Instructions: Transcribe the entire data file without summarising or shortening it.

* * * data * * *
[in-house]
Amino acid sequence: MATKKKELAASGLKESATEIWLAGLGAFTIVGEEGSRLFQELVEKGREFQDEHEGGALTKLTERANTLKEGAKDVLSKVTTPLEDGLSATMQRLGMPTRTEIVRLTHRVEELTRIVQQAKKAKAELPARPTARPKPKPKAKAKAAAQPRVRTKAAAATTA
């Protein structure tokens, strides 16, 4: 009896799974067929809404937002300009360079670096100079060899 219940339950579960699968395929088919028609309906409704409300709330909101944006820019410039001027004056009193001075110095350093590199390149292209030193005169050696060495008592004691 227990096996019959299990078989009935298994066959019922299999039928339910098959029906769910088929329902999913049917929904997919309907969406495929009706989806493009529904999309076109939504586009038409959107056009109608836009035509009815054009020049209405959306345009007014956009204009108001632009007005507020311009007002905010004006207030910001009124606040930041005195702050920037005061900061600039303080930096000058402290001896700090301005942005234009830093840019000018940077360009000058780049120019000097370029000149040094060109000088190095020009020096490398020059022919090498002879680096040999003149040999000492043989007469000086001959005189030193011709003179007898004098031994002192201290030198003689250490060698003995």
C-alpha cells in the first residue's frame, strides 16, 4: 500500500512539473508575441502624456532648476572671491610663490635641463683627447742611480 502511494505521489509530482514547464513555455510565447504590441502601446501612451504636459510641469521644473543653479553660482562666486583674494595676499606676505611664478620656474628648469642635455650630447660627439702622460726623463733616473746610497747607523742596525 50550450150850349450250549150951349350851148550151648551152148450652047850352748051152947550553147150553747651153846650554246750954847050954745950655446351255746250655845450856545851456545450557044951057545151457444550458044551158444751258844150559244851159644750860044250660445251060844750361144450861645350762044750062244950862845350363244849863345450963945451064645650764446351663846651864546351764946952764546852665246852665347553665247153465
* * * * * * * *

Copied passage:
[in-house]
Amino acid sequence: MATKKKELAASGLKESATEIWLAGLGAFTIVGEEGSRLFQELVEKGREFQDEHEGGALTKLTERANTLKEGAKDVLSKVTTPLEDGLSATMQRLGMPTRTEIVRLTHRVEELTRIVQQAKKAKAELPARPTARPKPKPKAKAKAAAQPRVRTKAAAATTA
């Protein structure tokens, strides 16, 4: 009896799974067929809404937002300009360079670096100079060899 219940339950579960699968395929088919028609309906409704409300709330909101944006820019410039001027004056009193001075110095350093590199390149292209030193005169050696060495008592004691 227990096996019959299990078989009935298994066959019922299999039928339910098959029906769910088929329902999913049917929904997919309907969406495929009706989806493009529904999309076109939504586009038409959107056009109608836009035509009815054009020049209405959306345009007014956009204009108001632009007005507020311009007002905010004006207030910001009124606040930041005195702050920037005061900061600039303080930096000058402290001896700090301005942005234009830093840019000018940077360009000058780049120019000097370029000149040094060109000088190095020009020096490398020059022919090498002879680096040999003149040999000492043989007469000086001959005189030193011709003179007898004098031994002192201290030198003689250490060698003995």
C-alpha cells in the first residue's frame, strides 16, 4: 500500500512539473508575441502624456532648476572671491610663490635641463683627447742611480 502511494505521489509530482514547464513555455510565447504590441502601446501612451504636459510641469521644473543653479553660482562666486583674494595676499606676505611664478620656474628648469642635455650630447660627439702622460726623463733616473746610497747607523742596525 50550450150850349450250549150951349350851148550151648551152148450652047850352748051152947550553147150553747651153846650554246750954847050954745950655446351255746250655845450856545851456545450557044951057545151457444550458044551158444751258844150559244851159644750860044250660445251060844750361144450861645350762044750062244950862845350363244849863345450963945451064645650764446351663846651864546351764946952764546852665246852665347553665247153465